I consider myself to be a dedicated writer and while my day isn’t always as well-planned and organised as it could be it is almost invariably filled with writerly things. Most of the time I can be found pounding away at my keyboard or reading my notes. Recently I completed the first draft of Long Ago and Far Away, the novel I began in November for the NaNoWriMo challenge of writing fifty thousand words in a month. Time now to work on editing before sending it out into the big wide world. Sometimes, though, it’s easy to become distracted – by Facebook conversations, by Twitter and, well we all know about displacement activities. However…
For a little over six years now I have attended The Write Place Creative Writing School in Kent, with weekly lessons that have kept me on my toes and from which I have learned a huge amount. But aside from the benefits of excellent tuition there is the added bonus of the one day writing retreats that are held regularly (usually once a month).
There was one such retreat last Saturday. I went with less enthusiasm than usual due to a fuggy head. It's that time of the year isn't it! Fortunately I had planned what I was going to work on. Fugginess receded and by the end of the morning I had written the outline for my next book and begun work on the synopsis for Long Ago and Far Away. Then we broke for lunch, an assortment of delights brought by the participants to share between us all, and we always bring too much!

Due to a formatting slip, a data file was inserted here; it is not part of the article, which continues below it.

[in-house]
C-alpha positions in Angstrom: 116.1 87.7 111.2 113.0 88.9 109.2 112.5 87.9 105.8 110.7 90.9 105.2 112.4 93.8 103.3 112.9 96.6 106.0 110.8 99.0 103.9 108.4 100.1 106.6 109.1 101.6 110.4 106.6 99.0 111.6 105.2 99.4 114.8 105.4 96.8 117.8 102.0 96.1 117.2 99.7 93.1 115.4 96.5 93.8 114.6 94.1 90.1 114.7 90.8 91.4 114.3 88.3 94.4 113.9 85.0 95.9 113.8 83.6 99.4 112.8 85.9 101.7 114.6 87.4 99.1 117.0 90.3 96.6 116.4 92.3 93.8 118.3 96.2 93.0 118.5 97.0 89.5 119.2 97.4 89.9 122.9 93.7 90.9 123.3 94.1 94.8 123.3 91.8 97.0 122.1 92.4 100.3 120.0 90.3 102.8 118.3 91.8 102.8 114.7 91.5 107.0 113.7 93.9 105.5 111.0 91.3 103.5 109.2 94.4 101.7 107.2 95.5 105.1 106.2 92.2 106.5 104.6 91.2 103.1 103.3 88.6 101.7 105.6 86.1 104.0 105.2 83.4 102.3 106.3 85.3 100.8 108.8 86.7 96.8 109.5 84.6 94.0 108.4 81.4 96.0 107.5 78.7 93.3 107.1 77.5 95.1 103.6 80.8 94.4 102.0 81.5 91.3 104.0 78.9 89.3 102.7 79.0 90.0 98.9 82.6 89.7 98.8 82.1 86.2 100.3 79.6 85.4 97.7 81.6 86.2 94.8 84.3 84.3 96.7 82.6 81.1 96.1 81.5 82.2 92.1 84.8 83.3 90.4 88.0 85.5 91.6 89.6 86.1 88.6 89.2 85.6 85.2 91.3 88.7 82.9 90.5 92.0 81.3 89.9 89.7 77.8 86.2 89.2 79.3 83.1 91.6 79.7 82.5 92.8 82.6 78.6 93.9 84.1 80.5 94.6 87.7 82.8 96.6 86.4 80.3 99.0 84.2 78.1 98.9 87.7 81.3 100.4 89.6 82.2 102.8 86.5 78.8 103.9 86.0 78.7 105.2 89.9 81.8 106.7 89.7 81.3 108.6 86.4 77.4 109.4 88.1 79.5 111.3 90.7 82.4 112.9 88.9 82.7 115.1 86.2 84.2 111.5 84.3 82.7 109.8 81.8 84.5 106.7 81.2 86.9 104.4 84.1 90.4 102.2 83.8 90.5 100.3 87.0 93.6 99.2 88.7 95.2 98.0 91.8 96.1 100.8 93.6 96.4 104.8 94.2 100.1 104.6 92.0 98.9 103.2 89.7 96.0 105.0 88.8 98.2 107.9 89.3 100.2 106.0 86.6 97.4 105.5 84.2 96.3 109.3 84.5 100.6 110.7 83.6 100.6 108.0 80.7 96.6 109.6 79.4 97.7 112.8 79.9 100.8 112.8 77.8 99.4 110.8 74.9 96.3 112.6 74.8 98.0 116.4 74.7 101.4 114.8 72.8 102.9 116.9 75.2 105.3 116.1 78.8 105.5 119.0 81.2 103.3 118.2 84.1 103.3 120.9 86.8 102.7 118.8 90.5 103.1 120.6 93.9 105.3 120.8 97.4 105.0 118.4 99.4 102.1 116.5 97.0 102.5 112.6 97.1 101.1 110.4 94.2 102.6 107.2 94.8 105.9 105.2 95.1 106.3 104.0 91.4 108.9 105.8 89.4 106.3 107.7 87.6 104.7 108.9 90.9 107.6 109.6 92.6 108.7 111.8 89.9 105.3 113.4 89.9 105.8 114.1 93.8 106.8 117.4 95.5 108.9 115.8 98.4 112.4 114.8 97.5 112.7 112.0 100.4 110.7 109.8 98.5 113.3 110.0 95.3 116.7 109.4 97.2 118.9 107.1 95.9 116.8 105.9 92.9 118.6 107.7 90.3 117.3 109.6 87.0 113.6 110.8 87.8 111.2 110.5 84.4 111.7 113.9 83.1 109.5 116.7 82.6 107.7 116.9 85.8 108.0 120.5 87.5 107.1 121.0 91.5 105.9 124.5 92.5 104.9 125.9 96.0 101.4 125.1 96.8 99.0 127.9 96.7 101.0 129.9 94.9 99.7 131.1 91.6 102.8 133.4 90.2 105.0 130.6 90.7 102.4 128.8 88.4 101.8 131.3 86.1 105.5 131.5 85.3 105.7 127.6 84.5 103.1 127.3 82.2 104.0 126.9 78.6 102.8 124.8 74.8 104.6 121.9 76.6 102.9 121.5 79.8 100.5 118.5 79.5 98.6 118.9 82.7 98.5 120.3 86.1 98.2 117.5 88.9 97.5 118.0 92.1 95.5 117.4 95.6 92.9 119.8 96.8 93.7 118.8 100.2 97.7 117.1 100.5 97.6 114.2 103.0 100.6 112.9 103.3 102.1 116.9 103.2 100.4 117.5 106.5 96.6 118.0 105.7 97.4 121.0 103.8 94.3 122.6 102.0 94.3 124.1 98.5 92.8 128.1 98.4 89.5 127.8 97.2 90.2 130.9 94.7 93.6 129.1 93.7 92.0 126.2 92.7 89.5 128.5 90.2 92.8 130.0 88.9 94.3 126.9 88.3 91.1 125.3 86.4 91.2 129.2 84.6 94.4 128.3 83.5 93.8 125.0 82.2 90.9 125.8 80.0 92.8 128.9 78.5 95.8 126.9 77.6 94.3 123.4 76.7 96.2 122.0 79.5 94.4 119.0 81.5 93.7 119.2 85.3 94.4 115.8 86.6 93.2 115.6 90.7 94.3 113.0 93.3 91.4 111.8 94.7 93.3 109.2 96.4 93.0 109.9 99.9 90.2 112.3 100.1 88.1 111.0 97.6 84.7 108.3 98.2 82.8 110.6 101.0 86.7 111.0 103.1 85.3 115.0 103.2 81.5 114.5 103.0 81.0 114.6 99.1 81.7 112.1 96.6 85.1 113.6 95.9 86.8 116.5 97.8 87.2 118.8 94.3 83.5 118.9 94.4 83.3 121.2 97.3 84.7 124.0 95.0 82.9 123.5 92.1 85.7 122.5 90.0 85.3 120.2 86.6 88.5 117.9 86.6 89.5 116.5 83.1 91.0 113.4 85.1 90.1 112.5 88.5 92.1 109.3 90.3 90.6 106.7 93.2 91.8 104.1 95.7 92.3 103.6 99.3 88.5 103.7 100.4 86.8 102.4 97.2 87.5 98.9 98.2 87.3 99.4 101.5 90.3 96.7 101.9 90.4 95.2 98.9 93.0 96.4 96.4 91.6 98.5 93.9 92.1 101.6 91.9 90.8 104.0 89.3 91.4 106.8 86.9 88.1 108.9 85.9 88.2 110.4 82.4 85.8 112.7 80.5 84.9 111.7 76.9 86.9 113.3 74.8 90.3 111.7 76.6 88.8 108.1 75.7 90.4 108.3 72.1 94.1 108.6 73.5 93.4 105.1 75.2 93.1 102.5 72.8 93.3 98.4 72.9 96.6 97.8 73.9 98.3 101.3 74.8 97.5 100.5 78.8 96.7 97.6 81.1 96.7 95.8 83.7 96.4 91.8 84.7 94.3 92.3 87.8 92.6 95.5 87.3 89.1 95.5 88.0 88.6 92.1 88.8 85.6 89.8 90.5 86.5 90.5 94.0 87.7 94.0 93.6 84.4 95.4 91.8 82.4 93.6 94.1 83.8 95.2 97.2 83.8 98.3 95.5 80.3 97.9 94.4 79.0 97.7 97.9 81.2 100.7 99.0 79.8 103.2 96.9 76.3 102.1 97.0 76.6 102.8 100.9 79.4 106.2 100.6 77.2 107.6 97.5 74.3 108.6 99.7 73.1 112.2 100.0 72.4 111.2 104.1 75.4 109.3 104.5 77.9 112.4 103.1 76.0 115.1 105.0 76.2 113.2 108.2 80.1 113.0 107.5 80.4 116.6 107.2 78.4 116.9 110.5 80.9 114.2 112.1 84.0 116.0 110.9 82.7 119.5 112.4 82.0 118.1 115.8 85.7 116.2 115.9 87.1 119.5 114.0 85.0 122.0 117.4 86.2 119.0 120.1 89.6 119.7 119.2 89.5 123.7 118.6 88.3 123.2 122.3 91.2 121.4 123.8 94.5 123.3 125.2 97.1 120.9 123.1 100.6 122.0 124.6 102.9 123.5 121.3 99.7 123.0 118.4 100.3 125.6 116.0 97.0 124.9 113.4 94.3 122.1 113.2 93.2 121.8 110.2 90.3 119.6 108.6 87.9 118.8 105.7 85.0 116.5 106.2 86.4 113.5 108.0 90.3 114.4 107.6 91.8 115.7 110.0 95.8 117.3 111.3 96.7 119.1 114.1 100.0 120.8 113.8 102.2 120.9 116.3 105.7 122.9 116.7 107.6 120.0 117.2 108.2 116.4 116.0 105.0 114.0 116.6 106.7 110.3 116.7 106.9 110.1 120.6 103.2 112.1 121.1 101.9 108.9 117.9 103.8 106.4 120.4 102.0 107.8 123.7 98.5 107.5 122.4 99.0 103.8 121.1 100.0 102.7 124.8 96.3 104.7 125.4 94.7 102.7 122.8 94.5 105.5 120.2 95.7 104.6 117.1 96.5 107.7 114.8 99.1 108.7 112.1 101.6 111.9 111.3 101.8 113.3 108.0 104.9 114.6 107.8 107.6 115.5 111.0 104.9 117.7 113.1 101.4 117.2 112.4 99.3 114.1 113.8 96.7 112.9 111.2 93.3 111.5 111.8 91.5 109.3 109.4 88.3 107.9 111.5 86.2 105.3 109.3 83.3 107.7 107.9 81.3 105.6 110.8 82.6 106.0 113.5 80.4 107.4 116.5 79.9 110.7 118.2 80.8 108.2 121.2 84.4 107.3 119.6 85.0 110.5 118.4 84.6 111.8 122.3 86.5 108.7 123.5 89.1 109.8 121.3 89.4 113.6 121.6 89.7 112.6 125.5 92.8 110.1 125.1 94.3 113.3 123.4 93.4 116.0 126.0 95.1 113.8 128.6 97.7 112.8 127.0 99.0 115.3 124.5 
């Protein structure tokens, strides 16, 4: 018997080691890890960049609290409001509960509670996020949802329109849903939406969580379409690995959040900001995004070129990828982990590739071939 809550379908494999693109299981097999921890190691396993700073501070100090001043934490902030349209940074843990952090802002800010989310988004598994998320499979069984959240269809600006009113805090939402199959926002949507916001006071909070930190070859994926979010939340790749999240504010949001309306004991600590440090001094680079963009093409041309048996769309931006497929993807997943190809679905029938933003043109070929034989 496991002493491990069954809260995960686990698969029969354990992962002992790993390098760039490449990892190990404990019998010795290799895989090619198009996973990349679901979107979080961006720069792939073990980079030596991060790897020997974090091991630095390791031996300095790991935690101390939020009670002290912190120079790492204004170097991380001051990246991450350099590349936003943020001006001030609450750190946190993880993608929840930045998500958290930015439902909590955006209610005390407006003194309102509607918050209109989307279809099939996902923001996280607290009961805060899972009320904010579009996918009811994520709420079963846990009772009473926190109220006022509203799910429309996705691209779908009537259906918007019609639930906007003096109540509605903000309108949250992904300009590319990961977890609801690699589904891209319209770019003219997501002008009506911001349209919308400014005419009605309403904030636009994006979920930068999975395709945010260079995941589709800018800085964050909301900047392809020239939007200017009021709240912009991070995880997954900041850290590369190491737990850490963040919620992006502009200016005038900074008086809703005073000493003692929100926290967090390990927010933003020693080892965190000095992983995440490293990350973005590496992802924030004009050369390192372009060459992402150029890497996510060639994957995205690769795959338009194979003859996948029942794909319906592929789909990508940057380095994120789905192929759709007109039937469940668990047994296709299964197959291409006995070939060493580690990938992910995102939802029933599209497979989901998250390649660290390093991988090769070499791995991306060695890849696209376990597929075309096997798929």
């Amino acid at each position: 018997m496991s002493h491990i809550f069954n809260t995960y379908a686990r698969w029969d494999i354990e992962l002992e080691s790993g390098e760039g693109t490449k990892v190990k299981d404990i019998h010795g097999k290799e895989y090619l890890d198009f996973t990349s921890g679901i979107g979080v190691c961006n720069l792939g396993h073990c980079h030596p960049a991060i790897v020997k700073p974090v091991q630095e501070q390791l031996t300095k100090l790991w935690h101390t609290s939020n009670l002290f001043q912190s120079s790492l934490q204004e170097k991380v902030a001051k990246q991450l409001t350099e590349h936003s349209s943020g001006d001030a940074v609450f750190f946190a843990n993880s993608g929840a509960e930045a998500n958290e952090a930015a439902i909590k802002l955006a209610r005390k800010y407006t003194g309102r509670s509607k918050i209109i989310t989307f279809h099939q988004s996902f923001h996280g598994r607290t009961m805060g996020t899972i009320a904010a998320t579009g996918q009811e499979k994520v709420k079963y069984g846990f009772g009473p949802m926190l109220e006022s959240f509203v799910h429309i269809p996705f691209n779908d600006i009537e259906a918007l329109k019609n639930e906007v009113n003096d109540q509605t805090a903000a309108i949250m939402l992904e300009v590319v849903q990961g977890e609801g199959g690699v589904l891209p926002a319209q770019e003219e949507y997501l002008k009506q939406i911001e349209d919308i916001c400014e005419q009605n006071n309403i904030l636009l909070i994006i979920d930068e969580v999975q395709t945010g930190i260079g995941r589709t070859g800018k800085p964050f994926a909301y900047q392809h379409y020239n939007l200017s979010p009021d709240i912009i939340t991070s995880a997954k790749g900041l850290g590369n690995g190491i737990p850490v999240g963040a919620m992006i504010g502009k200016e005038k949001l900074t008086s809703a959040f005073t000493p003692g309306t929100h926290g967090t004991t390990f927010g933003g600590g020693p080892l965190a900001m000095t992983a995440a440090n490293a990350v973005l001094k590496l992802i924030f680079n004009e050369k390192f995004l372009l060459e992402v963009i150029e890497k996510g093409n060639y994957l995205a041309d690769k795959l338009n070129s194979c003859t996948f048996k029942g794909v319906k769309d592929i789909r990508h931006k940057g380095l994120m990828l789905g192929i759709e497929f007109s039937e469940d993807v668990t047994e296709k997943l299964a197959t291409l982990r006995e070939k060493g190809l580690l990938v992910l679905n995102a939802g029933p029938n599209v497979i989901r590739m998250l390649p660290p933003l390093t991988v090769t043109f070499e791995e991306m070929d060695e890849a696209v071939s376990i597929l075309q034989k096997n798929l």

This is a particularly social time when we can relax for a while after hours of intense concentration, though writing usually comes into the conversation somewhere.
Back at our ‘stations’ work continued and tapping of fingers on keys was the only sound to be heard. I used this time to finish the synopsis I'd been working on during the morning and to put on my editing hat. There was also an opportunity for each of us to take advantage of a one2one discussion with our tutor, Elaine Everest, and this is invaluable as it gives us a chance to talk purely about ourselves and our own aspirations, and of course to receive specifically tailored advice.
By the time I got home I was exhausted but I had done at least twice as much work as I would have done at home. No breaks and no distractions. It was wine o'clock and I was ready. The next day I set to with a will and yes, I did a huge amount of work, but I may have taken the odd break here and there to watch TV or make a phone call. It happens.
The point I’m trying to make is that a day dedicated to writing is not unusual – it’s what I do – but a day dedicated to writing in a different environment where there are absolutely no outside distractions is priceless. My work is pretty much planned for the next month but I know that the next retreat will be as beneficial as this one has been. If it isn’t, it would be for the first time ever.
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